This arrangement calls for tenants to pay a base rent and/or a percentage of the lessee’s gross revenue. This percentage, which can run as high as 10-12 percent in some contracts, is paid on an annual, semiannual, or quarterly basis (some malls and shopping centers, however, call for even more frequent payments). This arrangement is a favorite of lessors with property in coveted retail areas; tenants are less favorably inclined, but the laws of supply and demand often make it possible for owners of desirable property to insist on it. Small business owners should fully understand what the contract defines as “gross revenue.” “Be specific in how you define gross sales,” wrote Fred Steingold in Legal Guide for Starting & Running a Small Business. “Depending on your type of business, certain items should be deducted from gross sales before the percentage rent is determined. Here are some possibilities:

returned merchandise
charges you make for delivery and installation
sales from vending machines
refundable deposits
catalog or mail-order sales
sales tax
In short, make sure your lease excludes all items that overstate your sales from the location you’re renting.”

The Small Business Administration (SBA) counsels small business owners to consider a variety of factors when weighing whether to lease or buy property. These considerations include:

Operating requirements—if the business’s operating requirements are expected to change significantly over the next several years, leasing would probably be preferable, since it allows businesses to move more easily.
Capital supply and capital needs—leasing frees up a greater percentage of a small business’s capital for other operating needs (advertising, production, equipment, payroll, etc.). If the business does not have a lot of extra cash on hand (and few small businesses do), then leasing may be the more sensible choice. This is probably the biggest reason why small companies lease.
Financing and payment flexibility—It is generally easier to secure financing to lease rather than purchase a property. In addition, leases can be spread out over longer periods than loans and can be structured to compensate for cash flow variations (the latter can be an important factor for seasonal businesses).
Resale value—Is the value of the property likely to increase? If so, how much? Many small business owners choose to purchase rather than lease—even if they have to accrue significant debt—if they decide that the asset is a worthwhile long-term investment, so adding some features to the buildings like good flooring or insulation could make a really good difference, and you can find our location for the best insulation services online.
Equipment—Many lease agreements include stipulations that provide lessees with increased flexibility in terms of upgrading and/or maintaining equipment.
Taxes—Property owners enjoy tax benefits such as depreciation and investment tax credits that are not open to tenants.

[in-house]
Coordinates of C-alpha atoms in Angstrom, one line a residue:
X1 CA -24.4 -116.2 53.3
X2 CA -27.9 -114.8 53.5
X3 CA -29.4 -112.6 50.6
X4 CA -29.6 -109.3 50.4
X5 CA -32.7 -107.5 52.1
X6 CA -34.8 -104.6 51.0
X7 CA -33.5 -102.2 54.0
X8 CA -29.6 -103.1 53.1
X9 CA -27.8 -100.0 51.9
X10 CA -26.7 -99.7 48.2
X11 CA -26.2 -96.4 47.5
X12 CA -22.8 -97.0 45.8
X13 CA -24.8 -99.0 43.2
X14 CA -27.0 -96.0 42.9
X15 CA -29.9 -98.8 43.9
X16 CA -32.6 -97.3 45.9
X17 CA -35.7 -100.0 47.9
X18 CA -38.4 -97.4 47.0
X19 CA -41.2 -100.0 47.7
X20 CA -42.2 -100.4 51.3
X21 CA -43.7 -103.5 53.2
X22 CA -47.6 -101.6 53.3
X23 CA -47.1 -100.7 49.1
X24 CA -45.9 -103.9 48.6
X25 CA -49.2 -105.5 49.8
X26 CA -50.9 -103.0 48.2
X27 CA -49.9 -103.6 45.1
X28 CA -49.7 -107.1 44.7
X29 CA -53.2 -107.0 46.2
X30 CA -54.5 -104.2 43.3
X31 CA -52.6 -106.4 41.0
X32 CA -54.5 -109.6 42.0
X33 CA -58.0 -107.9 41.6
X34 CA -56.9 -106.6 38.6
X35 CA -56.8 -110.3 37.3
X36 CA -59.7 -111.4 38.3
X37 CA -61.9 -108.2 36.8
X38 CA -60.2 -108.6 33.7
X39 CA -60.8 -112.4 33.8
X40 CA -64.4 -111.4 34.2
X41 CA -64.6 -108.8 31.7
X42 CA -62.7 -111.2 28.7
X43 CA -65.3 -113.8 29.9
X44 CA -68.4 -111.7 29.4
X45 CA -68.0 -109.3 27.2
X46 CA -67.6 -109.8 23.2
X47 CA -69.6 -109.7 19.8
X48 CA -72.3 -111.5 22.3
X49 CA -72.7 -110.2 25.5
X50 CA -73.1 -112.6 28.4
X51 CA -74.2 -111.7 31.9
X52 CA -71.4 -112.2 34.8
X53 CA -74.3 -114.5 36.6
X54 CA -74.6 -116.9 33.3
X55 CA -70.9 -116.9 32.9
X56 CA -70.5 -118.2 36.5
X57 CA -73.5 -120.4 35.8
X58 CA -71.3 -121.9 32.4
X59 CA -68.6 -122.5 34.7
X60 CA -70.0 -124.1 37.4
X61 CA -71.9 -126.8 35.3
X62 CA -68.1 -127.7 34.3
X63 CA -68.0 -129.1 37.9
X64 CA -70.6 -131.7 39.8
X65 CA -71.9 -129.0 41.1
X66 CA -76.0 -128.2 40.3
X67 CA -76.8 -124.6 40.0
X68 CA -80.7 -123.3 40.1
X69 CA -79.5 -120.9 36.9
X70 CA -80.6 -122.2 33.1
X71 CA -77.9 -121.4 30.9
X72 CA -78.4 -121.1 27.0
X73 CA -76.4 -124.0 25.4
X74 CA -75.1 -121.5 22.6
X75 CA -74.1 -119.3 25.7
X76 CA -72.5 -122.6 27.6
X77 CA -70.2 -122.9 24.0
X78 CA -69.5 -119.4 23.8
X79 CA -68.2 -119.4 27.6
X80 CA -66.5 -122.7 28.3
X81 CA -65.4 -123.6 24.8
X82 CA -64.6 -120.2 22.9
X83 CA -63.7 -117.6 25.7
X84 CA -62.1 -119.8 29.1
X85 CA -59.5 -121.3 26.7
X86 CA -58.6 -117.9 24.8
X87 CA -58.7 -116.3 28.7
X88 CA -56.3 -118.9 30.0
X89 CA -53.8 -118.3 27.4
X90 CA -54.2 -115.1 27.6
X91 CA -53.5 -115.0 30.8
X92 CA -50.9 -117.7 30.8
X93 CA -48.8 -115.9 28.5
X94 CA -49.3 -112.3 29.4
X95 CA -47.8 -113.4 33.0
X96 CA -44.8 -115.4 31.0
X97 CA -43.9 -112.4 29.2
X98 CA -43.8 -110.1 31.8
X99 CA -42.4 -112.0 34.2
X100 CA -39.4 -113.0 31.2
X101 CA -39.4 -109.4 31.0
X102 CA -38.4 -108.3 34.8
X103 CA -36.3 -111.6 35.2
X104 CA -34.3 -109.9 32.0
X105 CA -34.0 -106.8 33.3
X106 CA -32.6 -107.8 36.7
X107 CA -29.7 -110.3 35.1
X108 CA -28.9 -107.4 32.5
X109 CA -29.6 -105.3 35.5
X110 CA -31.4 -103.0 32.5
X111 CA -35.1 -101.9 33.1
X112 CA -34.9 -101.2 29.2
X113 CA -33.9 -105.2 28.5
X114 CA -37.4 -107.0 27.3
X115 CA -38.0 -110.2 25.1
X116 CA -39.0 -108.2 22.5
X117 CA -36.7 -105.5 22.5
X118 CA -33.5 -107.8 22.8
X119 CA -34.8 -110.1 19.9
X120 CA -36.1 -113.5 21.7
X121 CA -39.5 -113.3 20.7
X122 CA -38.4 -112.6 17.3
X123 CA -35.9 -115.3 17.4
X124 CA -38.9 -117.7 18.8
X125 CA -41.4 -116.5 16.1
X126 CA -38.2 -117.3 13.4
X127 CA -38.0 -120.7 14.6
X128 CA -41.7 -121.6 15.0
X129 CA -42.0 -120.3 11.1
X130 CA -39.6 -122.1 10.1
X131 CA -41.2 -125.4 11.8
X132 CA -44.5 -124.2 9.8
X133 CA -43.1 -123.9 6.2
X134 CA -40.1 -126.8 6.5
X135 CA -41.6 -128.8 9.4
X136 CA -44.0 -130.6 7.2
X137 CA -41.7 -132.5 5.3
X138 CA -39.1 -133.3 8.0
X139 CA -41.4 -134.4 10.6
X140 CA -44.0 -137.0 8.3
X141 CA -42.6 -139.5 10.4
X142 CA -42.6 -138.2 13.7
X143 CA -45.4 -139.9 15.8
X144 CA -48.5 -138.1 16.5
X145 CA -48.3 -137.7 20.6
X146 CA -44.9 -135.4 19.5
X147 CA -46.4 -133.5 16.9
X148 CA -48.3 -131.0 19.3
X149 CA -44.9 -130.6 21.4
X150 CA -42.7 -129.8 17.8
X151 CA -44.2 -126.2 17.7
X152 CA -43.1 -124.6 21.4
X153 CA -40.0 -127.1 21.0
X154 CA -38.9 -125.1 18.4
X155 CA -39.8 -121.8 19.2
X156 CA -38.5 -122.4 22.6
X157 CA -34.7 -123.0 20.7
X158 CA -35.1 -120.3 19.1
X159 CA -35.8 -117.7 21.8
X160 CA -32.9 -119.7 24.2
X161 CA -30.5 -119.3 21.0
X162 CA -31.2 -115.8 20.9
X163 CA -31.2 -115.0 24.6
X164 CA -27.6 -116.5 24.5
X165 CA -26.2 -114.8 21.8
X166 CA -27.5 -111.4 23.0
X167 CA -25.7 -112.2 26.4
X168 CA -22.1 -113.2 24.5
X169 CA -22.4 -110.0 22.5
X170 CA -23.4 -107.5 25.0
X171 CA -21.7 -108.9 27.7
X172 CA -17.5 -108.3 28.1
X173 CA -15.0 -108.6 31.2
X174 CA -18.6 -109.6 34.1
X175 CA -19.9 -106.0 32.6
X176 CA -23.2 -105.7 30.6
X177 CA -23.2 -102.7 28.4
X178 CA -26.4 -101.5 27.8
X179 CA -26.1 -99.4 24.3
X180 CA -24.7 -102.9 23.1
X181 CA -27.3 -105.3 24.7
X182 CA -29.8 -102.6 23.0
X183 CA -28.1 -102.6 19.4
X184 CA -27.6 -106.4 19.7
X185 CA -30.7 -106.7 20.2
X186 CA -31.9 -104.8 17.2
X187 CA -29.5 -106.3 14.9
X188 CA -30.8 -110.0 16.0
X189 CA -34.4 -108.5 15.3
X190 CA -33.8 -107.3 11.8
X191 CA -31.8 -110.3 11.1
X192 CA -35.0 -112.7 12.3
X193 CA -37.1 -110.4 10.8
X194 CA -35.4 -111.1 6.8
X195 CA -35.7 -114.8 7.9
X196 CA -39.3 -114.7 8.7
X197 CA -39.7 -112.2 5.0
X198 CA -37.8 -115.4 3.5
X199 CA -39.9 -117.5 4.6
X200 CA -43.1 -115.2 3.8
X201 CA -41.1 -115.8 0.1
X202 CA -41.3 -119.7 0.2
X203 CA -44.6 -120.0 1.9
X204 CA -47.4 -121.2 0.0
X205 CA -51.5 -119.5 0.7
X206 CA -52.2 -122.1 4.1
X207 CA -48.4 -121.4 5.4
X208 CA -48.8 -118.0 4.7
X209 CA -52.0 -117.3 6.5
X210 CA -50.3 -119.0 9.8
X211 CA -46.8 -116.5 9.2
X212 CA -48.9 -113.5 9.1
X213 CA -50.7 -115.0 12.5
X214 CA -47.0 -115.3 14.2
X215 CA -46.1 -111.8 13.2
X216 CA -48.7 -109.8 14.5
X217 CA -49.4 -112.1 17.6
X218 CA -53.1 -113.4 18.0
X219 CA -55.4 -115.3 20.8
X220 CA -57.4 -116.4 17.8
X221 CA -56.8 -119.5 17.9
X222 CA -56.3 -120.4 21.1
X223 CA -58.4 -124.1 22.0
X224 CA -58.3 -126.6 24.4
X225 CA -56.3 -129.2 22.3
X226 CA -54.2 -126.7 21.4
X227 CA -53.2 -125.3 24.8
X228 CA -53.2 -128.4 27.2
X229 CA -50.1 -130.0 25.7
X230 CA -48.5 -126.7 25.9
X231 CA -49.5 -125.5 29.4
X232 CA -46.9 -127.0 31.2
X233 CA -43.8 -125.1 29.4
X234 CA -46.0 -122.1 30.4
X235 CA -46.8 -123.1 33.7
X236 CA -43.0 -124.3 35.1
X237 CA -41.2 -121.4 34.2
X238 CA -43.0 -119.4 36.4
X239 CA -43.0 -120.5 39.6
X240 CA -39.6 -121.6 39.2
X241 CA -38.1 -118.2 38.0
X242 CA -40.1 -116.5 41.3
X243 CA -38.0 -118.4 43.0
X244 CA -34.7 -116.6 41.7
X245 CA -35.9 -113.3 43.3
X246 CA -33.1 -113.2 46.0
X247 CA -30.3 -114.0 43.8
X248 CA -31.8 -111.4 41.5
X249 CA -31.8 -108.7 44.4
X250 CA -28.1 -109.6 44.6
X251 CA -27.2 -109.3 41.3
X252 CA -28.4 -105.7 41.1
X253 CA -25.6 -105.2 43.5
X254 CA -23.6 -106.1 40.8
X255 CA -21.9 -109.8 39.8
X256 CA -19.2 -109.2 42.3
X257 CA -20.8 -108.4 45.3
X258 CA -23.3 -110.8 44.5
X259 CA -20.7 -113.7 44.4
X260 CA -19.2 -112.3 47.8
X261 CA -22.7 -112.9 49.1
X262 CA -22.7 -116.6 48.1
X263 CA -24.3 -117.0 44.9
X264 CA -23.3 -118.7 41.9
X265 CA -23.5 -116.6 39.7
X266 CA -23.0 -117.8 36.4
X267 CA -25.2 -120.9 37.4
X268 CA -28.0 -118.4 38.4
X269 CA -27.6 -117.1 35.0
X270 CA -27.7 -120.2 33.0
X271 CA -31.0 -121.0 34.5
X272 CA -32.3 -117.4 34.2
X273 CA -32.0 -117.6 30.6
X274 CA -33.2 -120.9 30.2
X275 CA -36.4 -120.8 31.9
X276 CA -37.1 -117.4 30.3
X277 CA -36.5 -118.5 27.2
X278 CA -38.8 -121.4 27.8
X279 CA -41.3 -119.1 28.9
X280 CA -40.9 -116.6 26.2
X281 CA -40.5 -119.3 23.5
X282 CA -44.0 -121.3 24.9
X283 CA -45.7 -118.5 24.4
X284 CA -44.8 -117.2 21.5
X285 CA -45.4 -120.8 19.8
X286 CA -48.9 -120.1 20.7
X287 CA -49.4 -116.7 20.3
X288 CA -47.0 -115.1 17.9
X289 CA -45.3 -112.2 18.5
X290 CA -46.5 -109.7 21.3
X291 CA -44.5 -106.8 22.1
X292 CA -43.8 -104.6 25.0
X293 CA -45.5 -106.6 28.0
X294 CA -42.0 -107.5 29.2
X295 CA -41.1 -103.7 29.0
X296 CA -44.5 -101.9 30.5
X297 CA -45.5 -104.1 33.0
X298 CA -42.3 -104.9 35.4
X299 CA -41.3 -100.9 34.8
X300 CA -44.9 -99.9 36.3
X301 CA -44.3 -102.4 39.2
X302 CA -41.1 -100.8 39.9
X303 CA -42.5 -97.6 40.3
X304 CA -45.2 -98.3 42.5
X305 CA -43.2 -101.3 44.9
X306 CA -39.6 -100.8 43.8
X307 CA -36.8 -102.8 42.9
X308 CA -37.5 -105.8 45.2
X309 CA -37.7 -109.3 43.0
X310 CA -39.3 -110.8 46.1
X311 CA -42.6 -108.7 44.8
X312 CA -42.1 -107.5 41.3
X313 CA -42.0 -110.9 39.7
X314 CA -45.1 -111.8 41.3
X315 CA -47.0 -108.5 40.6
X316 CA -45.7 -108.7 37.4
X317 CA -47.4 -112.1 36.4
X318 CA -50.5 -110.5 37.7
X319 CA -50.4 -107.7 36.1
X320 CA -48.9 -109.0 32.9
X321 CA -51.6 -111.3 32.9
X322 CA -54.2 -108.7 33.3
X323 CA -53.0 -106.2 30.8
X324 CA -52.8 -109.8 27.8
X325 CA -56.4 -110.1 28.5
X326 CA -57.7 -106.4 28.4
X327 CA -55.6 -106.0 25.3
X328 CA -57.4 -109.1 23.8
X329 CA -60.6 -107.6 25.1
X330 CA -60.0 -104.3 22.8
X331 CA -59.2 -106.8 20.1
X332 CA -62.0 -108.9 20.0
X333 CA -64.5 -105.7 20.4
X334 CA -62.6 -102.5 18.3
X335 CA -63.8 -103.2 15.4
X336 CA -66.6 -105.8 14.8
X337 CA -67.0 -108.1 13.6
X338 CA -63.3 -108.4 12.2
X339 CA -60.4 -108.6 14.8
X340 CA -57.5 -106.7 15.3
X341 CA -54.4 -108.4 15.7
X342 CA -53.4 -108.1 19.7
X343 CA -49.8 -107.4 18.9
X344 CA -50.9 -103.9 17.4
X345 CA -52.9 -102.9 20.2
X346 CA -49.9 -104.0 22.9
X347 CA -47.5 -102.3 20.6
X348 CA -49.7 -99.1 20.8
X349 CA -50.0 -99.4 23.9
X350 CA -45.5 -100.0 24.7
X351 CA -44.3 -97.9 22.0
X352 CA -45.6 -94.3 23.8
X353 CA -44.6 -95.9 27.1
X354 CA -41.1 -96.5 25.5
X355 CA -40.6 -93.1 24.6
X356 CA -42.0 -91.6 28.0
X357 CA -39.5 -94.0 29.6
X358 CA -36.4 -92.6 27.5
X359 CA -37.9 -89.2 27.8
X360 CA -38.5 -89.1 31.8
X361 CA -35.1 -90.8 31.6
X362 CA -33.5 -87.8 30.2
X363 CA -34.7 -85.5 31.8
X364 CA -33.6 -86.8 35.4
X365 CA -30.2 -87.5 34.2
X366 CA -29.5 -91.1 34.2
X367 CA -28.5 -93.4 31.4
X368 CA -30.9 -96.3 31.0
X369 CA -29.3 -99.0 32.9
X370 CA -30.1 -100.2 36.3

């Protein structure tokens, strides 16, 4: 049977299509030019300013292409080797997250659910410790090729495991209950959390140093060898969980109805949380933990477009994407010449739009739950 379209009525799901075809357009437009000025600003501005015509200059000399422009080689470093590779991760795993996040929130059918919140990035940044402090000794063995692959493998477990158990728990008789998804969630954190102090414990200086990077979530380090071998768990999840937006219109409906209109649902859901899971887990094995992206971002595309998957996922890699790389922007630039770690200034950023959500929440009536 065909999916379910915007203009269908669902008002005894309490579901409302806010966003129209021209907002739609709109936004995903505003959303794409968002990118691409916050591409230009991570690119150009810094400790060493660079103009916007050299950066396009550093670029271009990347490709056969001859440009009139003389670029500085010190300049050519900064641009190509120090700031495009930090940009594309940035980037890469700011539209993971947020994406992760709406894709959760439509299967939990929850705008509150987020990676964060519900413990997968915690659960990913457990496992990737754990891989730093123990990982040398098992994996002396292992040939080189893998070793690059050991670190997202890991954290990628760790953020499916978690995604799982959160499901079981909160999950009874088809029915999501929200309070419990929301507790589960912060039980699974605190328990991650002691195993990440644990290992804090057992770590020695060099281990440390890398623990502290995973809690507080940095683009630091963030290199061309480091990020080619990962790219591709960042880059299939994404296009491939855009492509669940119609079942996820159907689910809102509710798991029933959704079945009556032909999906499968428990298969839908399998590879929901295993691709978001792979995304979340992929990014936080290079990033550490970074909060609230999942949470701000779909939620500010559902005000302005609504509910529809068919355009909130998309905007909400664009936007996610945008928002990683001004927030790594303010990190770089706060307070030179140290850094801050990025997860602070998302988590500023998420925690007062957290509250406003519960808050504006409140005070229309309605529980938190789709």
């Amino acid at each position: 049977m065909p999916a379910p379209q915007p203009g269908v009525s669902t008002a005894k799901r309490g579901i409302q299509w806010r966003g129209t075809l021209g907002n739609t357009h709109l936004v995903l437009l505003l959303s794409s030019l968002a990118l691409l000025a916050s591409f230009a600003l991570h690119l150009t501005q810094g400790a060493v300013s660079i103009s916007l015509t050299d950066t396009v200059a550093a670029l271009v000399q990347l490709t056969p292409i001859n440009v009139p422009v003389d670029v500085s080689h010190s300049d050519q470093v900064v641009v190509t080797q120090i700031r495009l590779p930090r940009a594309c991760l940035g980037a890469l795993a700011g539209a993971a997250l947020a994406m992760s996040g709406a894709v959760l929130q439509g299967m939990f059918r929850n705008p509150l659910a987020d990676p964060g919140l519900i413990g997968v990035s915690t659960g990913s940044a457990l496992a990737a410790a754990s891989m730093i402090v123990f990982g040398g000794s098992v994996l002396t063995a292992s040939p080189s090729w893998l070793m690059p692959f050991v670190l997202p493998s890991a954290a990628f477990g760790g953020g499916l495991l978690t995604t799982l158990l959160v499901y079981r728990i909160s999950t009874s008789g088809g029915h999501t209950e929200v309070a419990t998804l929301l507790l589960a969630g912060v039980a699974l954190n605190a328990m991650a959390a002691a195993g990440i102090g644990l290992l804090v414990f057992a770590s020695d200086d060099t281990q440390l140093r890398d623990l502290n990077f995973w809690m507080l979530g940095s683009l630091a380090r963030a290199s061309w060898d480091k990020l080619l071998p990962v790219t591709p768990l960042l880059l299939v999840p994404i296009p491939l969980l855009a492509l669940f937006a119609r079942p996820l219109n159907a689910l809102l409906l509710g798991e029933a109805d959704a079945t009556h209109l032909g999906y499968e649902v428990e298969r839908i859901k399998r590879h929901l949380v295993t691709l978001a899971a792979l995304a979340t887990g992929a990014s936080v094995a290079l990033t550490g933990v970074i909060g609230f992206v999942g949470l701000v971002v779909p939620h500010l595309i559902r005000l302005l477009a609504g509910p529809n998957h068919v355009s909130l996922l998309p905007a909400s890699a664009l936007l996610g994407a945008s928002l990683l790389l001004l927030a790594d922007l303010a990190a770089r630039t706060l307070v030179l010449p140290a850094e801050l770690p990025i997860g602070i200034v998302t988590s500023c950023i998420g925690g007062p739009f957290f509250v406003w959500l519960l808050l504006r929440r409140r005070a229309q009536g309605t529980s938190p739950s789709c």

In addition, there are other elements of a lease agreement that can weigh heavily on a contract’s overall acceptability. Details of lease contracts can vary enormously. “In theory,” noted Steingold, “all terms of a lease are negotiable. Just how far you can negotiate, however, depends on economic conditions. If desirable properties are close to full occupancy in your city, landlords may not be willing to negotiate with you over price or other major lease terms. On the other hand, in many parts of the country where commercial space has been over-built, landlords are eager to bargain with small businesses to fill empty units.”

Leasehold Improvements
Leases typically cover any remodeling that needs to be done to the property and specify who will pay for it. Most such work falls under the category of “leasehold improvements”: carpeting, plumbing and electrical wiring, lighting, windows, ceiling tiles, sprinkler and security systems, and heating, air conditioning systems and home insulation from the Owens Corning services online. The lease should specify each improvement and when they will be made—ideally before move-in. A landlord will be more willing to make such improvements if the lease duration is long and/or the space taken is substantial, and the improvements are general in nature. However, as Steingold noted, “if you [the small business owner] have specialized needs—for example, you’re running a photo lab or a dance studio—and your darkroom or hardwood floor would be of limited value to most future tenants, don’t expect the landlord to willingly pick up the costs of the improvements. The landlord may even want to charge you something to cover the cost of remodeling the space after you leave.” Some leases provide tenants with the option of making improvements themselves provided that they adhere to certain guidelines and restrictions.